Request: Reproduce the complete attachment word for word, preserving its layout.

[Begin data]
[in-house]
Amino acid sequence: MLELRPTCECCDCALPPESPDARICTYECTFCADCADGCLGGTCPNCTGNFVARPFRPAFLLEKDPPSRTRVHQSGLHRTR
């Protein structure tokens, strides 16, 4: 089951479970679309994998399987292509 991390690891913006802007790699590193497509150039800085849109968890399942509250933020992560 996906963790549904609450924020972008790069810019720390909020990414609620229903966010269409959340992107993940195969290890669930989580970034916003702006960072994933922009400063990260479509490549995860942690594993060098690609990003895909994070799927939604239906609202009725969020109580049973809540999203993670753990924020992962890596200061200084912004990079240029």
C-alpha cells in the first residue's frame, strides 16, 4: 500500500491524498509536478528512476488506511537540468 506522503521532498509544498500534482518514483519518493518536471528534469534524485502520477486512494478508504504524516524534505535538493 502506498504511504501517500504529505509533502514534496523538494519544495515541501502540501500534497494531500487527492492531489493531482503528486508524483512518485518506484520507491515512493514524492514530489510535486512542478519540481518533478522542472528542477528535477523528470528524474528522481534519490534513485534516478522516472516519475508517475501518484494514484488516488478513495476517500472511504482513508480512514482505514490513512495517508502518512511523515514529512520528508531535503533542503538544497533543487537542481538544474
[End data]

[in-house]
Amino acid sequence: MLELRPTCECCDCALPPESPDARICTYECTFCADCADGCLGGTCPNCTGNFVARPFRPAFLLEKDPPSRTRVHQSGLHRTR
């Protein structure tokens, strides 16, 4: 089951479970679309994998399987292509 991390690891913006802007790699590193497509150039800085849109968890399942509250933020992560 996906963790549904609450924020972008790069810019720390909020990414609620229903966010269409959340992107993940195969290890669930989580970034916003702006960072994933922009400063990260479509490549995860942690594993060098690609990003895909994070799927939604239906609202009725969020109580049973809540999203993670753990924020992962890596200061200084912004990079240029």
C-alpha cells in the first residue's frame, strides 16, 4: 500500500491524498509536478528512476488506511537540468 506522503521532498509544498500534482518514483519518493518536471528534469534524485502520477486512494478508504504524516524534505535538493 502506498504511504501517500504529505509533502514534496523538494519544495515541501502540501500534497494531500487527492492531489493531482503528486508524483512518485518506484520507491515512493514524492514530489510535486512542478519540481518533478522542472528542477528535477523528470528524474528522481534519490534513485534516478522516472516519475508517475501518484494514484488516488478513495476517500472511504482513508480512514482505514490513512495517508502518512511523515514529512520528508531535503533542503538544497533543487537542481538544474